Every week, our editorial team dugs up the funniest and the most ridiculous bits of news and prepares a compilation of life stories and situations, chucklesome videos, amusing texts, memes, and a variety of jokes and wisecracks to make you grin from ear to ear. Reading our selection of Weekly Fun stuff without a doubt equals having a whale of a time.
Rehabilitation course for a mouse that ate too much cannabis
Colin Sullivan from the Canadian city of New Brunswick organized a rehabilitation course for a drug-addicted mouse who came to his garden and ate the cannabis growing there. Colin noticed that the mouse did not have an ear, so it is possible that eating cannabis became a remedy for the mouse’s PTSD.
It took the mouse 6 days to overcome the addiction. Sullivan hopes the animal never gets back to hemp again.
Opa-Locka, Florida, once again allowed saggy pants on the street
In the American city of Opa-Locka, Florida, a 13-year-old ban on saggy pants that allowed seeing the owner's underwear was lifted. Previously, for non-compliance with the law, you could get a fine of up to $500 or 25 hours of community service.
A minister posted an album of 10 thousand monotonous pictures on Facebook
Obaidul Quader, the Minister of Road Transport and Bridges of Bangladesh, obviously loves to be photographed, because there’s more than 10.5 thousand pictures in one of his albums on his Facebook account. They are so monotonous that this could not but cause bewilderment of netizens and then popularity among dumbfounded users.
I Work Hard, Because I Love My Work. 11-09-2020Obaidul Quader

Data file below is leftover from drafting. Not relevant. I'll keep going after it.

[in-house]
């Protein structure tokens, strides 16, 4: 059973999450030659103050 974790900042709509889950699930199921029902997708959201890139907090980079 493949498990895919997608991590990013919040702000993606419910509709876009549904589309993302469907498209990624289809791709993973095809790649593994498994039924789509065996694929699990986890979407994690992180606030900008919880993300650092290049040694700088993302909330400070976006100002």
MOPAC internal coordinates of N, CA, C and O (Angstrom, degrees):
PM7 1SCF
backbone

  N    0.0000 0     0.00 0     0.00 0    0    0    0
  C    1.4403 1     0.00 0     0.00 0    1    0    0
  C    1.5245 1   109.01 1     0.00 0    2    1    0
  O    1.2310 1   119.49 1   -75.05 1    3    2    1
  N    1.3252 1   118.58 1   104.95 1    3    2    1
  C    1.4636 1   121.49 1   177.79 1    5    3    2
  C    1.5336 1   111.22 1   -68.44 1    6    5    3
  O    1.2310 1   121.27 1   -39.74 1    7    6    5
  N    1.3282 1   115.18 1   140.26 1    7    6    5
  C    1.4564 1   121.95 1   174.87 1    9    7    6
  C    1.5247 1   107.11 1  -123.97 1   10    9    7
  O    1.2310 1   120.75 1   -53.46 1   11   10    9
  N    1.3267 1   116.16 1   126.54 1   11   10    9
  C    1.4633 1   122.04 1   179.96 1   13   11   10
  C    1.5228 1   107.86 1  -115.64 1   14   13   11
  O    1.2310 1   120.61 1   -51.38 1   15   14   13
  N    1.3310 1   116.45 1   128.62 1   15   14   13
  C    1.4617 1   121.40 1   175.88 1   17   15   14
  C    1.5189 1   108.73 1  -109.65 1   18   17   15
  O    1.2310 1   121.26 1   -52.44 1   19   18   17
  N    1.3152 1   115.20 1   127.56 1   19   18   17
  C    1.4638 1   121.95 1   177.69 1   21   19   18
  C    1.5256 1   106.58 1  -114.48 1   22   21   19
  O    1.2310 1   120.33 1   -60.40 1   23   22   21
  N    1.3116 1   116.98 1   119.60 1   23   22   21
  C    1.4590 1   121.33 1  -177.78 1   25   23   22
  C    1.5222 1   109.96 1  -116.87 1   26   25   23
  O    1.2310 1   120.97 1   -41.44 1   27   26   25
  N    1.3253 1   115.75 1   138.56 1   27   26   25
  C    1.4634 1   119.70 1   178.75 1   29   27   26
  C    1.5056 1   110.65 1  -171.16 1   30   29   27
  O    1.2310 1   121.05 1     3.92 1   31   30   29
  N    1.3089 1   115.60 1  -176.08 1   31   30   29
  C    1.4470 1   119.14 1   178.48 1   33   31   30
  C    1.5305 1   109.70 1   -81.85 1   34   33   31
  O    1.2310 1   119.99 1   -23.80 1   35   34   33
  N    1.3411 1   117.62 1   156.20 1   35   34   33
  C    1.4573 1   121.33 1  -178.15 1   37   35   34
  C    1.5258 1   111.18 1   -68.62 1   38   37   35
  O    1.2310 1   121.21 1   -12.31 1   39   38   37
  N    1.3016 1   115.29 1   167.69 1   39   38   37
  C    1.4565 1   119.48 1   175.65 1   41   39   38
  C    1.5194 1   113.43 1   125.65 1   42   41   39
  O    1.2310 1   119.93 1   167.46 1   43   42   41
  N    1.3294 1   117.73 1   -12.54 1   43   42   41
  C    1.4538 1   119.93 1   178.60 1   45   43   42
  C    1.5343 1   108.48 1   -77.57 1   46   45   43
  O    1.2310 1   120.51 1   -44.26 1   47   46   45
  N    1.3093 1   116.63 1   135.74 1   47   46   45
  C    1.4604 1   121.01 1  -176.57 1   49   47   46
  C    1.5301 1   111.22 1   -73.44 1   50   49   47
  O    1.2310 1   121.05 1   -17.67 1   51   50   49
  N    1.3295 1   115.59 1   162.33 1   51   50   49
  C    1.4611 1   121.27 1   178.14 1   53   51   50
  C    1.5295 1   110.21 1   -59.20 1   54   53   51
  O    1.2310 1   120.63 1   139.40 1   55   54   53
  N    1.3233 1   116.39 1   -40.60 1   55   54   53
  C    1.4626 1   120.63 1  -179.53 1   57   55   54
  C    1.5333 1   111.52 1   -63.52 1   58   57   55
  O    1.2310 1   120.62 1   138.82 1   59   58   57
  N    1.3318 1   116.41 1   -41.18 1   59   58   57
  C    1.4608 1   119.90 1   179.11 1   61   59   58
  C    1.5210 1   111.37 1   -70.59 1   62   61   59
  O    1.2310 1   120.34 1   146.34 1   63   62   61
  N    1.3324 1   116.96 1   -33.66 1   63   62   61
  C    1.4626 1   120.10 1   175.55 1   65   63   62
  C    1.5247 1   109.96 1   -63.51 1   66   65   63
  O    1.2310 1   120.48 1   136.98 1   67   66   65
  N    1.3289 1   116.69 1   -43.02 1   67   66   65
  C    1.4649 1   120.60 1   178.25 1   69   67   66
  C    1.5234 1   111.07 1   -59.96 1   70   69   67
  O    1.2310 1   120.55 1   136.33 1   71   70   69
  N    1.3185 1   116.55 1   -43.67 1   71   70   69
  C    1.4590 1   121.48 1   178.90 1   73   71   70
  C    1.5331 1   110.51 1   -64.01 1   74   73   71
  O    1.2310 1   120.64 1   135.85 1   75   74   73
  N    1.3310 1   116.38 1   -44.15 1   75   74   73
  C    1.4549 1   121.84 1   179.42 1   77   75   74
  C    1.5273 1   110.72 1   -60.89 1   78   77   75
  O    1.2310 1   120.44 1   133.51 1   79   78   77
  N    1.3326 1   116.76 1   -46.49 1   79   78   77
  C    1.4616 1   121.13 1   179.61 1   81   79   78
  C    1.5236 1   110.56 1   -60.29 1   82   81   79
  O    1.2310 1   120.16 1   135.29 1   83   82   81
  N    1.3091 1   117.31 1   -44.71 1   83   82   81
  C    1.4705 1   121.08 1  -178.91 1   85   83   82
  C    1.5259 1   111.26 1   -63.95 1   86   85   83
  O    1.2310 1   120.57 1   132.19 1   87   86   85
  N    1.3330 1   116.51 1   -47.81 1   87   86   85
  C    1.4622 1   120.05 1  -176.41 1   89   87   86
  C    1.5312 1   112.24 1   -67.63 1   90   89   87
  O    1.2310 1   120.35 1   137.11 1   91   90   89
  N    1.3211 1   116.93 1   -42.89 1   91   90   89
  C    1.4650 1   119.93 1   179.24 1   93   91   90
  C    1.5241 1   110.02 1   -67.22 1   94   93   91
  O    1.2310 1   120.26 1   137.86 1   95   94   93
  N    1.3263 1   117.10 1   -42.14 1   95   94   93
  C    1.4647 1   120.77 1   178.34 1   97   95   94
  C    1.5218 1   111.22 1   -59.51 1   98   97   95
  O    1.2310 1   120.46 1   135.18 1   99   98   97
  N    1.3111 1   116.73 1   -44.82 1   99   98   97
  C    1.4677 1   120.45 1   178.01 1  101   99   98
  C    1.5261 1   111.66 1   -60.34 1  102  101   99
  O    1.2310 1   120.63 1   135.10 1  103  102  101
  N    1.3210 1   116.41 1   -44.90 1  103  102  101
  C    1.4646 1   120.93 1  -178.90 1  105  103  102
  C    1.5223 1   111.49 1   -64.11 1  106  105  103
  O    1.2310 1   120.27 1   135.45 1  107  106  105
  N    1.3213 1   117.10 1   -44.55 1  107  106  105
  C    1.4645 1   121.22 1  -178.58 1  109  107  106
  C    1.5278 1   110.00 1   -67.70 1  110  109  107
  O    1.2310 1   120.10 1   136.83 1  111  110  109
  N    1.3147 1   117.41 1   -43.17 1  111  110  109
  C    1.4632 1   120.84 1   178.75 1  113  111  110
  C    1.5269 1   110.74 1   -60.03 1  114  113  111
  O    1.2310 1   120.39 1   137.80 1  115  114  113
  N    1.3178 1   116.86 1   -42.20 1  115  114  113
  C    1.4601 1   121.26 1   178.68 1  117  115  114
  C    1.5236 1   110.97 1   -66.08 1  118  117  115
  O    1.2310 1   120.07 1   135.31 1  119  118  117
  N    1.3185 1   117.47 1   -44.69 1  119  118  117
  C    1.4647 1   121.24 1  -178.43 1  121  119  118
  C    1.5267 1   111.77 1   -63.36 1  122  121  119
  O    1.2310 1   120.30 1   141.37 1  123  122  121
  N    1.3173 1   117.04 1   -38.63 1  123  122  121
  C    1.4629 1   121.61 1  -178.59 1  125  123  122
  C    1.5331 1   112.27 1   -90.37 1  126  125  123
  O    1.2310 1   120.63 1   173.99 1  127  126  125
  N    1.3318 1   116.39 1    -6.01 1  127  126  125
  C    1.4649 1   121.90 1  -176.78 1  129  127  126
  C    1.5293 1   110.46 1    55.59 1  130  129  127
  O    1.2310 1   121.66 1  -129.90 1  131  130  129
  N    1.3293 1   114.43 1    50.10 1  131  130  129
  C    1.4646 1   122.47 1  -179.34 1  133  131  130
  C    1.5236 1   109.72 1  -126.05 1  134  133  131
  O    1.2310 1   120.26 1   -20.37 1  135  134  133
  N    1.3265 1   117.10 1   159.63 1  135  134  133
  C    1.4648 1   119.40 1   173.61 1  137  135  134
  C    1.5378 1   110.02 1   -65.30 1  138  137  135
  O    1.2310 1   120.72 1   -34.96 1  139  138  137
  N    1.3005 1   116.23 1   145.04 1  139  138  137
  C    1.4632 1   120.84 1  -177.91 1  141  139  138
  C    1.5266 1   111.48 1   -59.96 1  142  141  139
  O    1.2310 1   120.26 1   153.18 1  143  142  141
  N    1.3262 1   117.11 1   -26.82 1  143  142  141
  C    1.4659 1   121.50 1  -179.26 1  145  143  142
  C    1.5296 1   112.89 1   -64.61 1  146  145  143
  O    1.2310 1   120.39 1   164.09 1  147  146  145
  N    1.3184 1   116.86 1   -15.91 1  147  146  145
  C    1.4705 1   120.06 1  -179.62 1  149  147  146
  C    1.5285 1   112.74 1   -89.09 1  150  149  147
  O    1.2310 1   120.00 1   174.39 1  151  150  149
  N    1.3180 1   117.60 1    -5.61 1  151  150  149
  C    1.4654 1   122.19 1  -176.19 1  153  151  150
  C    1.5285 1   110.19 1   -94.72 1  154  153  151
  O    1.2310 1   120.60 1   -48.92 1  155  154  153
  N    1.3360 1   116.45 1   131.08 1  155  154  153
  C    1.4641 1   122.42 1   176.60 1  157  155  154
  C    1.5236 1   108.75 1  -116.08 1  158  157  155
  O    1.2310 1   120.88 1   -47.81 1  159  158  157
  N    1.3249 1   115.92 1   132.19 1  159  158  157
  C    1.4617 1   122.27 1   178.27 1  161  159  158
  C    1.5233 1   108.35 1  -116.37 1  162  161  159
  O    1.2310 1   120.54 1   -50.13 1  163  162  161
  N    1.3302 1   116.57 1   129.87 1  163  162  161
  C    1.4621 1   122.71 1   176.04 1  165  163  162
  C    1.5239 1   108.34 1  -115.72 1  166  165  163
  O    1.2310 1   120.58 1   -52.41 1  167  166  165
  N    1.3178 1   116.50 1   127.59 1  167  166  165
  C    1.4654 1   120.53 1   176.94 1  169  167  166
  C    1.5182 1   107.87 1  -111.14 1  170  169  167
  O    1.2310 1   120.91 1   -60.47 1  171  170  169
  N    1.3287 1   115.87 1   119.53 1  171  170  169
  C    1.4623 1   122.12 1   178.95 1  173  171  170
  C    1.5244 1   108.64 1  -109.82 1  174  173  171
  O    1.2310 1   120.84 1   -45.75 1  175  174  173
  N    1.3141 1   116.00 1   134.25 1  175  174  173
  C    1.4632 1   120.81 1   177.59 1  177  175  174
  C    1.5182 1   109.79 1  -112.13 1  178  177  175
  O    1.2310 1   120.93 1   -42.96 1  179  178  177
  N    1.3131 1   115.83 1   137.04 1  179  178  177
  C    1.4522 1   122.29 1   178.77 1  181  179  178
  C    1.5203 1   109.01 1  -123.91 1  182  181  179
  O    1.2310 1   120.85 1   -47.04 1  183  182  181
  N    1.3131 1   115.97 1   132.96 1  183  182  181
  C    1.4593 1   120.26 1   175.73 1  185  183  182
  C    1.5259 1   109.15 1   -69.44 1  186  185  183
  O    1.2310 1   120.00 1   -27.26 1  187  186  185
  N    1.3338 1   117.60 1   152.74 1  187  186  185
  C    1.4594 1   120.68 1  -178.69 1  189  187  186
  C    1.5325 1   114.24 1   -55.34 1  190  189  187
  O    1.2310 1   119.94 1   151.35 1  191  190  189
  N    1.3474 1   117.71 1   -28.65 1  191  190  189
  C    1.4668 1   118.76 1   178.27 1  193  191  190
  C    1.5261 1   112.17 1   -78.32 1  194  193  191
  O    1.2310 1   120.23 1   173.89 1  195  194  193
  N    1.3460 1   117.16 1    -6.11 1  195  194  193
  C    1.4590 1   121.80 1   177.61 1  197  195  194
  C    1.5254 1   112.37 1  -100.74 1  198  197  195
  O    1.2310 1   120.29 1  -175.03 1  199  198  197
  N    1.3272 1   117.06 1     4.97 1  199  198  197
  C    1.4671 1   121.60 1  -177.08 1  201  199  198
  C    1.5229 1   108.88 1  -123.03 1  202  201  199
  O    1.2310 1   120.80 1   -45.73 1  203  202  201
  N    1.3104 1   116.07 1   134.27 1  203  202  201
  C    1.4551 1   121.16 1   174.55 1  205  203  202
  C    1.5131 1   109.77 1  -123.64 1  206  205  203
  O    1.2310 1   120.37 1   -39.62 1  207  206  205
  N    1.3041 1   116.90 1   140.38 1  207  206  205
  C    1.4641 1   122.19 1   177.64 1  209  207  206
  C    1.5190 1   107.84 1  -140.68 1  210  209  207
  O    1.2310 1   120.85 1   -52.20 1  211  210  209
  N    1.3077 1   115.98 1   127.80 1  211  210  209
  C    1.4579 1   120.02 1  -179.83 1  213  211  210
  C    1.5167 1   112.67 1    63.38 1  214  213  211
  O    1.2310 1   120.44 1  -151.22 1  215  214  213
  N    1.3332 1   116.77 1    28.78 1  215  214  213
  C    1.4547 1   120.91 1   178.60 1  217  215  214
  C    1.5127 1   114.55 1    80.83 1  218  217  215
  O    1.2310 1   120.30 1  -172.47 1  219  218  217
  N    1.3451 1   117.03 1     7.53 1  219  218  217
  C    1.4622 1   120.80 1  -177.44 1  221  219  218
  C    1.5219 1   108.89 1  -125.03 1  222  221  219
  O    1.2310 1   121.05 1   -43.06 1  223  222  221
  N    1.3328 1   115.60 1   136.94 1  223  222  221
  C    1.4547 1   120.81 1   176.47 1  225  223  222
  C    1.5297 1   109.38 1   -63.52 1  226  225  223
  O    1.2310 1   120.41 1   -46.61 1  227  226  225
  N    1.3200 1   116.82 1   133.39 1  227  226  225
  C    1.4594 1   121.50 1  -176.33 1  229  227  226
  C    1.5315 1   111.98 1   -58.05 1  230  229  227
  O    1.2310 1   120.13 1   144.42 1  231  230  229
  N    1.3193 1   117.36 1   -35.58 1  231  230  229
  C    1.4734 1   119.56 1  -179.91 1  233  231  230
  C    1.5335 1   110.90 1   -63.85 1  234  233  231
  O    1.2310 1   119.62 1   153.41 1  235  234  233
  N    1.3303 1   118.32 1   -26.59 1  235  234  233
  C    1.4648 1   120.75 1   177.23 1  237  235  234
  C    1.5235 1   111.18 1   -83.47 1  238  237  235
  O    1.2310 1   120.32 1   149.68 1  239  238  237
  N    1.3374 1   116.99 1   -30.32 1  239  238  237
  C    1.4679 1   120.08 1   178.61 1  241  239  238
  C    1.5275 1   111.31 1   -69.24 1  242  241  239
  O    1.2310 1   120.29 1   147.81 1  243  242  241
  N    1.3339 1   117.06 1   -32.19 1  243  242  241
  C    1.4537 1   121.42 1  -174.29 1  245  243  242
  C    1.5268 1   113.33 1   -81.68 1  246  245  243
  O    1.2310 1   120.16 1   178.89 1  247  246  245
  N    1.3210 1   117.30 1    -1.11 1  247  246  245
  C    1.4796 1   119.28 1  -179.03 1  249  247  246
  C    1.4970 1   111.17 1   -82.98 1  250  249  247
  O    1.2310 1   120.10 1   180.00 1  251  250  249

The Worst Is Yet To Come 31-08-2020Obaidul Quader
Children are more often named after Keanu Reeves
In the United States, newborns are being named Keanu, after the actor Keanu Reeves, more and more frequently. The name has climbed 177 points in the national rankings and is now ranked 630. The name Saint has risen to the 123rd. position – this is the name of Kim Kardashian and Kanye West’s child. Game of Thrones fans still call the daughters Khaleesi, but the popularity of the name is gradually declining – it dropped 34 lines.
In Britain, a seagull swallowed a whole sausage
Residents of Great Britain who were sitting in an open-air cafe found out that seagulls can be very gluttonous – the seagull swallowed a whole rather large sausage.
Conductor invented a mask for listening to music in the era of a pandemic
Concerts are quite crowded places. And given modern realities, you should only visit them while wearing a mask. For this reason, Iván Fischer, founder of the Budapest Festival Orchestra, created an unusual mask with plastic palms over the ears to improve acoustics.
Cannabis-based drugs may be effective against COVID-19, scientists from the USA and Israel say
American and Israeli scientists believe that drugs based on cannabidiol (these substances are found in cannabis, but they do not have a psychotropic effect) can come to the aid of patients with COVID-19, whose disease is severe and with complications in the lungs. This is confirmed by the research of scientists from the University of Nebraska.
Researchers from the Israeli companies Eybna and CannaSoul, as well as scientists from the University of Augusta (USA), came to similar conclusions. In experiments on mice, the use of this component improved lung function (increased oxygen content). Scientists intend to continue tests on rodents, and in the future on humans. Scientists warn that cannabinoids cannot be used to treat coronavirus at home.
This article is not a propaganda of any advantages in the use of certain narcotic drugs, psychotropic substances, their analogs or precursors, new potentially dangerous psychoactive substances, narcotic plants, nor is it a propaganda of the use for medical purposes of narcotic drugs, psychotropic substances, new potentially dangerous psychoactive substances, narcotic plants that suppress the will of a person or adversely affect his/her mental or physical health, but is an overview of the latest scientific advances in the use of these drugs for medical purposes to save lives or cure diseases, other methods of dealing with which are currently unknown.